• This is not true. Although users do not like it, (which is important) performance would not decrease more than 30 percent for a short period of as day or two
    • Myth: "It needs to be real"
      • There is this belief, the closer the training system is to the real system, the better the learning
      • While pilots like simulators with shiny knobs and dials, the important aspects of learning are how well the underlying cognitive aspects of the task tutor match the task being trained for

  • Why Study Users?
    • Ignoring the user can cause a loss of life
      • Airline travel would be unsafe without the understanding of pilots , the planes and air traffic controllers
      • In medicine, there is the understanding of nurses, doctors, technicians and the machinery and equipment that is used
      • Understanding the user can save lives, money and lead to product success
  • When To study the User?
    • Innovation is the starting point for any system or idea design
    • When there is a single user, the need for interfacing with others is not high
    • When users help create the system, there is a greater need to understand and study the users



REF: http://www.personal.psu.edu/cwc5/blogs/coursedesign/lesson-02-human-factors.html


  • Lesson Objectives

    Human factors work is critical for the successful implementation of information technologies. Unless human characteristics are considered when designing systems, the results can be loss of productivity and resources. Poorly designed interfaces impact performance. Human cognitive capabilities should be considered in the design of a system. Ergonomics and anthropometrics issues appear everyday in the media. The consequences of human factors work are profound.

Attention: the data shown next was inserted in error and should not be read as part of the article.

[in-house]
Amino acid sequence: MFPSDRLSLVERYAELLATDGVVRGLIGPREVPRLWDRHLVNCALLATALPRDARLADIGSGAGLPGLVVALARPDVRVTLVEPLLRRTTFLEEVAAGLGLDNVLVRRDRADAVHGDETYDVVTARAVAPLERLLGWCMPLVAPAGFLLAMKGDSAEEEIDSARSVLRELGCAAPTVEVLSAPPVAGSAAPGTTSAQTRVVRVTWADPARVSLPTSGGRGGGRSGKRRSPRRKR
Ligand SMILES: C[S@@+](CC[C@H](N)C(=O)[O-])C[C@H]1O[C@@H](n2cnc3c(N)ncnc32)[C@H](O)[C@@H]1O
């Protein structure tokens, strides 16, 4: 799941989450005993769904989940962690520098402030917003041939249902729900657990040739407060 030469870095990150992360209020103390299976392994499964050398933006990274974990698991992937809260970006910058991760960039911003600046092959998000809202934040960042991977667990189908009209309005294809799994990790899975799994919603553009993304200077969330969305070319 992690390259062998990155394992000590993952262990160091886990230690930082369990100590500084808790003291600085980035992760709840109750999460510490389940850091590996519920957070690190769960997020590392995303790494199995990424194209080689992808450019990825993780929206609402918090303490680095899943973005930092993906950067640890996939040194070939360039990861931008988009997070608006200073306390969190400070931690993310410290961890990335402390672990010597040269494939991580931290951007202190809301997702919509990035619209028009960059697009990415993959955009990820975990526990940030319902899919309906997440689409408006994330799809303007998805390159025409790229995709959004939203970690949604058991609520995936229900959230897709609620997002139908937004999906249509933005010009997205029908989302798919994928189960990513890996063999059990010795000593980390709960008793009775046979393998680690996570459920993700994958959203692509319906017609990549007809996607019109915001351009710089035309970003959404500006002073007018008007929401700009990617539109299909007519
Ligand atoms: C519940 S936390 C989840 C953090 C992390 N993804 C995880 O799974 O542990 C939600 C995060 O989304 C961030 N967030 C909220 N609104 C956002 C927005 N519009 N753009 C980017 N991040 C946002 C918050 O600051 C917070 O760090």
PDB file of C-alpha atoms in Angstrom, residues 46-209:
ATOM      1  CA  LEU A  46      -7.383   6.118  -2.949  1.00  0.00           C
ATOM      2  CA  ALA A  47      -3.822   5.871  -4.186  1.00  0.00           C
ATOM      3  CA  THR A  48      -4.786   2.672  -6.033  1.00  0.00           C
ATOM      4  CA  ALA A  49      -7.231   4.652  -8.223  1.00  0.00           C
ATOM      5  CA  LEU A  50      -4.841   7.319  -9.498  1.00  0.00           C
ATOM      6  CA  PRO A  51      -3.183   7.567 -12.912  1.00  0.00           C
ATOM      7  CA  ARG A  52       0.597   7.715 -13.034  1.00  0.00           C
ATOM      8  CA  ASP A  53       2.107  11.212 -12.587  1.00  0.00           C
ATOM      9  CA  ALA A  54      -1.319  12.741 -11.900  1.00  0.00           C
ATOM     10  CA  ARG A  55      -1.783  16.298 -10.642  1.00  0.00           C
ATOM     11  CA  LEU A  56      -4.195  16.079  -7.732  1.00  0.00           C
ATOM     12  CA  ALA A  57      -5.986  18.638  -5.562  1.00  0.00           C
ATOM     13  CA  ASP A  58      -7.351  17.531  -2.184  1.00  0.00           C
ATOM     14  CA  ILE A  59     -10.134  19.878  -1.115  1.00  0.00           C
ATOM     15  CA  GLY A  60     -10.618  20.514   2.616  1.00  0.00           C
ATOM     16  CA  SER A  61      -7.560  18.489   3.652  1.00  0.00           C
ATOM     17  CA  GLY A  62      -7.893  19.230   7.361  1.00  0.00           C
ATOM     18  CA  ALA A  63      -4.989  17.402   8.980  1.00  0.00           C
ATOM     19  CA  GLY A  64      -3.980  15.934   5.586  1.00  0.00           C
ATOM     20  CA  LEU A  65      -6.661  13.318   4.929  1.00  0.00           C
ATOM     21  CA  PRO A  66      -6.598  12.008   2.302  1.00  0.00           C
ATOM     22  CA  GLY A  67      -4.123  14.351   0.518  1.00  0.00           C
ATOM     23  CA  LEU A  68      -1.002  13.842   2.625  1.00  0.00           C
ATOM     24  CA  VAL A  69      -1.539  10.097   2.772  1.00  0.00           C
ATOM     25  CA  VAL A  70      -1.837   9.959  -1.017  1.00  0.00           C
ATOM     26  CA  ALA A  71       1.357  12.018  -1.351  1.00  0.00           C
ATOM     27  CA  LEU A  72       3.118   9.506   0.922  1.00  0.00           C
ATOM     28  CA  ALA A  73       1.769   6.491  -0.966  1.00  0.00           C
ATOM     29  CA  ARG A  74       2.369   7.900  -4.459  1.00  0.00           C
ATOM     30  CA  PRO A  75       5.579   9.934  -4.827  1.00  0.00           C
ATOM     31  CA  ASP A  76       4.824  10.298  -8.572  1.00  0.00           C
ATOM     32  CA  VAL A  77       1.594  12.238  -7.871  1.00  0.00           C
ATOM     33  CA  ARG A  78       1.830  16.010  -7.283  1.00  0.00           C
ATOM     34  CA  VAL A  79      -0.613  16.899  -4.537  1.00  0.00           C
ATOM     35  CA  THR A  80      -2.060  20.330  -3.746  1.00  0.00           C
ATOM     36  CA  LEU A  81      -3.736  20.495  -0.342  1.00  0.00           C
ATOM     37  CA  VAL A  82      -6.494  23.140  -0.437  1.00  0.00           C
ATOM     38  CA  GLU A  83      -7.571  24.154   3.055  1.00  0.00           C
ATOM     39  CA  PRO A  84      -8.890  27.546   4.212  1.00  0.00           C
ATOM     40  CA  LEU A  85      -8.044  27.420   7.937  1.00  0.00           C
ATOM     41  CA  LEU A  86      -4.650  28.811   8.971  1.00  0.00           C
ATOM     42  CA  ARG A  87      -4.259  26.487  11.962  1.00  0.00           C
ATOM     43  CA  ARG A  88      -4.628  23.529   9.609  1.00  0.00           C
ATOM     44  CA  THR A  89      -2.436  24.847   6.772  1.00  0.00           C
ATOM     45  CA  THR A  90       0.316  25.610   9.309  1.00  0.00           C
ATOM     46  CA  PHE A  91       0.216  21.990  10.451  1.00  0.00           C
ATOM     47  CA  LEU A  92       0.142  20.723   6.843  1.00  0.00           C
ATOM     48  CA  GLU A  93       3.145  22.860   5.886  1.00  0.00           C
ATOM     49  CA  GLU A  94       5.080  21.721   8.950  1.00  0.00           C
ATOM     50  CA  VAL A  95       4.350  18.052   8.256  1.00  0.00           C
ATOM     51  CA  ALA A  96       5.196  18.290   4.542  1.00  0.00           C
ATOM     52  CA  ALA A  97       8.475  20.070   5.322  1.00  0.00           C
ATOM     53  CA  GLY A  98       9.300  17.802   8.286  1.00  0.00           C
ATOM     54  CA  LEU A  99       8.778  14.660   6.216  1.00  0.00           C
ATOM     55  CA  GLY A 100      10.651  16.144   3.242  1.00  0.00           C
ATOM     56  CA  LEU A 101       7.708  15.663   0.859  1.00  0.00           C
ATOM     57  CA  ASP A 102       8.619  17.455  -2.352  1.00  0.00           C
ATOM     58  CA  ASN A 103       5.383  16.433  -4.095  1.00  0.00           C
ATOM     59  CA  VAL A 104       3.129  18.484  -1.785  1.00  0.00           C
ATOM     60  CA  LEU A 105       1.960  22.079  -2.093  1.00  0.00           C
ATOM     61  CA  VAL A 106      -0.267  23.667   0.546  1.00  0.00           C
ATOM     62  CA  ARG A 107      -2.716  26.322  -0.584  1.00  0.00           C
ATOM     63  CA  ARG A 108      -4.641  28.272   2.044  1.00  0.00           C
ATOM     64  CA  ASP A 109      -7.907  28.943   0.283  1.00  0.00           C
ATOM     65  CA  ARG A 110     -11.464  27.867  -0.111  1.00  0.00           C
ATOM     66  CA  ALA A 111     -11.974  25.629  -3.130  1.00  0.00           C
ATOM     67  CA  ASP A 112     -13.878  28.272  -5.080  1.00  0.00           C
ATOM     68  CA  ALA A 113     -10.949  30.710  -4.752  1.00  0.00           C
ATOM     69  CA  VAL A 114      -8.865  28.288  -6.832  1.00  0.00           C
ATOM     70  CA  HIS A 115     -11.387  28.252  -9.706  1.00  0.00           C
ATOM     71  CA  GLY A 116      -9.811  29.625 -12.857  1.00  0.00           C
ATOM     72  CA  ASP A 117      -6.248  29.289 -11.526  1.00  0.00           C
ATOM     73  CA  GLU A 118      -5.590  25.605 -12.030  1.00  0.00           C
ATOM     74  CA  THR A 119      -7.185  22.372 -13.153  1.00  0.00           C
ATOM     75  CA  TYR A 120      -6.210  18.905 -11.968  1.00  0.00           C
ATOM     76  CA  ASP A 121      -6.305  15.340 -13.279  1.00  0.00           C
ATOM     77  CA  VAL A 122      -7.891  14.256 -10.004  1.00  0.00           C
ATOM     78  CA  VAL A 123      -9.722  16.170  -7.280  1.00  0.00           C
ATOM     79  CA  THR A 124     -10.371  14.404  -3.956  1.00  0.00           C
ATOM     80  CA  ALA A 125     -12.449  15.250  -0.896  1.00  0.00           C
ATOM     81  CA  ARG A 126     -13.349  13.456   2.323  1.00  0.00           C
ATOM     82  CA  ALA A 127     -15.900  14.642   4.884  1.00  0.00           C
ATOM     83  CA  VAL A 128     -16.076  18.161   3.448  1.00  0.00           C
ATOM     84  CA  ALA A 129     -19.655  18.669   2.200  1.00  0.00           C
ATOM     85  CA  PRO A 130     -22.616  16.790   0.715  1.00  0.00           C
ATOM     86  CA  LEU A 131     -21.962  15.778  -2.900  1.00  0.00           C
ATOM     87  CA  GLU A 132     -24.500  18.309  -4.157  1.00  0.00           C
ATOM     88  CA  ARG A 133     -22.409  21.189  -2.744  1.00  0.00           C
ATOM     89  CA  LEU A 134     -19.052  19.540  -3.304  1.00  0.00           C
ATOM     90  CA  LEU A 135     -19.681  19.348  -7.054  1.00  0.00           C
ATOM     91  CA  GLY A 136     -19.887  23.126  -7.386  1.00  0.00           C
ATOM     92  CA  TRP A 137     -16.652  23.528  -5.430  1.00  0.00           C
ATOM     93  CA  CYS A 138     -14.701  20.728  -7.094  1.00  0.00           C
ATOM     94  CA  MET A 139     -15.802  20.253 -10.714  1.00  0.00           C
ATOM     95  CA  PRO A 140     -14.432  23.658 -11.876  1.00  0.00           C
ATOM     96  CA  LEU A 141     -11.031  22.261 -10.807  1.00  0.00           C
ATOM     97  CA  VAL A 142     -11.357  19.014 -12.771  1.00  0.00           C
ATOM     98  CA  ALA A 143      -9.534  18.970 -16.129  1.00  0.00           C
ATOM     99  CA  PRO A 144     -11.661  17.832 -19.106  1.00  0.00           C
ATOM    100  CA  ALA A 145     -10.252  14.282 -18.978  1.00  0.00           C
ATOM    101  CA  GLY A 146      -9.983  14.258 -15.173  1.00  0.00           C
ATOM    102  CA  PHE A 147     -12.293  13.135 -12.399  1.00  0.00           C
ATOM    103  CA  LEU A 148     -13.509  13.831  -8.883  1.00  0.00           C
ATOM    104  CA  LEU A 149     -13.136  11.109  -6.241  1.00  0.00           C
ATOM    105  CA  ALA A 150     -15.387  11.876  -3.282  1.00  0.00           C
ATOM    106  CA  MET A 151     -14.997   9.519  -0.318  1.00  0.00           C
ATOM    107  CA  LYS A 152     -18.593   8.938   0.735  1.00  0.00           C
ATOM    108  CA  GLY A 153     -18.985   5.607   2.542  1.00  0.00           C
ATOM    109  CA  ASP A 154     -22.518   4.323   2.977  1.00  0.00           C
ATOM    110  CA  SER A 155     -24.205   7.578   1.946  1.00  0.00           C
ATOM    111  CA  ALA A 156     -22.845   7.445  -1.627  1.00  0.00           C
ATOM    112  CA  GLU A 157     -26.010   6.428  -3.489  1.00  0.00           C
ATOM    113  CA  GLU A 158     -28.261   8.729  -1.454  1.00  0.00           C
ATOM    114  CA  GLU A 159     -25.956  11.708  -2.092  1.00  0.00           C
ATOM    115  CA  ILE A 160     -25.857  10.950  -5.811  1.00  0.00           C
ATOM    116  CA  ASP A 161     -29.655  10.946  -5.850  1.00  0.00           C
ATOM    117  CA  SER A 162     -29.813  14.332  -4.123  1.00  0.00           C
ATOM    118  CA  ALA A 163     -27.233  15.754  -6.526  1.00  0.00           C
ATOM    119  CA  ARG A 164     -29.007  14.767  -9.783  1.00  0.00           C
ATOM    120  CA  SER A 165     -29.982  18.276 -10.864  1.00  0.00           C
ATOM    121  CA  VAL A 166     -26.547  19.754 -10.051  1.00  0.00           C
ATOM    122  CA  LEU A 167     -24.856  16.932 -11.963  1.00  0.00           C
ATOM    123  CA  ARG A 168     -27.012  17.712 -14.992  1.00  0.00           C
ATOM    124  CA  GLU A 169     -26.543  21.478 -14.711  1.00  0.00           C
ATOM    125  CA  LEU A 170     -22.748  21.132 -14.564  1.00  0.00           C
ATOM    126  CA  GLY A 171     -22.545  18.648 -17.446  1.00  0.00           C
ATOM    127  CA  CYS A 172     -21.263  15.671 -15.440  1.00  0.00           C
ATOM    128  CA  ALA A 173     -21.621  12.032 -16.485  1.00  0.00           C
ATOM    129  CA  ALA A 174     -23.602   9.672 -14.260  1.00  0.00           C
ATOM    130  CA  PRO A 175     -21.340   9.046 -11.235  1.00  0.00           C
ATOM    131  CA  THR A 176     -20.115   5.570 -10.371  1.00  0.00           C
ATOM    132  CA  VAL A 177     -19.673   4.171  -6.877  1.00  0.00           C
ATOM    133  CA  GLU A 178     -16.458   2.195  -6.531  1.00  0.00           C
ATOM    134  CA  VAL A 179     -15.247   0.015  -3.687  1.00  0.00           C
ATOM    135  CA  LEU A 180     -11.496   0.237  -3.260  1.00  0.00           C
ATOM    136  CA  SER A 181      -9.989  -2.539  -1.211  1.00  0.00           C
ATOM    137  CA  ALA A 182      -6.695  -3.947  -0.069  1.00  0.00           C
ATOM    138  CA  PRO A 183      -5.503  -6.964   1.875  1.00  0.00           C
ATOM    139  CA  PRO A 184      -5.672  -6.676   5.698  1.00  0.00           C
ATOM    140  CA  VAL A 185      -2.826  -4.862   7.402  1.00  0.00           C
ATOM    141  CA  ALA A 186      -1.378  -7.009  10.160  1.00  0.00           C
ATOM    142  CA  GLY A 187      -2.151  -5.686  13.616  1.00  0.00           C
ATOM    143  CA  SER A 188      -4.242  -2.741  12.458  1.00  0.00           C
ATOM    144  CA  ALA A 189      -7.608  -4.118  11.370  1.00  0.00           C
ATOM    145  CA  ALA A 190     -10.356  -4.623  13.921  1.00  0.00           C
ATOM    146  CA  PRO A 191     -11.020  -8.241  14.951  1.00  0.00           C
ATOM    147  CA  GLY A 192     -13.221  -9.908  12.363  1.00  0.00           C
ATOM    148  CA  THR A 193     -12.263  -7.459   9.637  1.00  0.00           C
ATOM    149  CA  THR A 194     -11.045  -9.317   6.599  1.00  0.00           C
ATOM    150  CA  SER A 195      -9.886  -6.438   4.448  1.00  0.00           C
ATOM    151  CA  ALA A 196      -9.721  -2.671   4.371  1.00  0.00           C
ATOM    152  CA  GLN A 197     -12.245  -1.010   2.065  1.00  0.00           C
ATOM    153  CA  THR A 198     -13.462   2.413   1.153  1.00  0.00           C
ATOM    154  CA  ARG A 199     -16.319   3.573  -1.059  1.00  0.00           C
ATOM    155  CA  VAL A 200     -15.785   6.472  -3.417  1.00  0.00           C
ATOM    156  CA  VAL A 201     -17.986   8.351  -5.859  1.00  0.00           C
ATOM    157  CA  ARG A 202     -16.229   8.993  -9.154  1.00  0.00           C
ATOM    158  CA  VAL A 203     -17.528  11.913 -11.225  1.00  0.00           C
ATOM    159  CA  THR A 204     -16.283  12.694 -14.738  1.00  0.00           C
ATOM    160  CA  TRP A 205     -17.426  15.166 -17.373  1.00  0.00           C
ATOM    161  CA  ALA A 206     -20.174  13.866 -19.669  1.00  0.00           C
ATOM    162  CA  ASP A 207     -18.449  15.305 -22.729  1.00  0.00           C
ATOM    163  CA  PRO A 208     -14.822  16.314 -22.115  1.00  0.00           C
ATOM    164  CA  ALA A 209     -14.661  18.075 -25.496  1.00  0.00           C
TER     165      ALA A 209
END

After reading this lesson, you should be able to:

    • Identify the characteristics of human factors and human-centered design.
    • Describe anthropometric user characteristics.
    • Identify the characteristics of ergonomics.

    Human Factors


    Information technologies are used in the real world in offices, homes, factories, and industries. Human factors work is concerned with the design, usability, learnability, and functionality of systems designed for human use. Unless human characteristics are considered when designing or implementing technologies, the consequences can be errors and a lack of human productivity. Human factors workers are concerned with important health and safety issues in work environments that include technology.

    Human factors work involves assessing how something is used to see if it can be made quicker, safer, and more productive, looking at mistakes that are made when using technologies to see how they could be prevented, and assessing which tasks can effectively be performed by humans or machines.

    Historically, many technologies have not been designed with users in mind. Many technologies do not fit users' tasks. Technology systems need to be built to effectively support human tasks. Failing to design and develop information technologies with user characteristics in mind can lead to a lack of system functionality, increase in user dissatisfaction, and increase in ineffective work practices. For example, poorly designed and inappropriately placed interfaces in fast-food restaurants, such as McDonald's and Wendy's, can decrease worker efficiency, increase poor customer service, and increase costs for the company.

    Human factors workers examine individual differences in a technology-user's behavior and performance that have design implications. Workers with human factors training understand the importance of looking at both people and systems, as they work together. Information technology must account for human levels of attention, learning, communication styles, and memory. For example, in fast food restaurants, workers enter the customer orders into the computer. Direct customer ordering through touch screen can lead to more accurate orders and fewer errors. Examples of this are the MTO (Made-To-Order) screens in Sheetz convenience stores and the self-checkout screens at some supermarkets.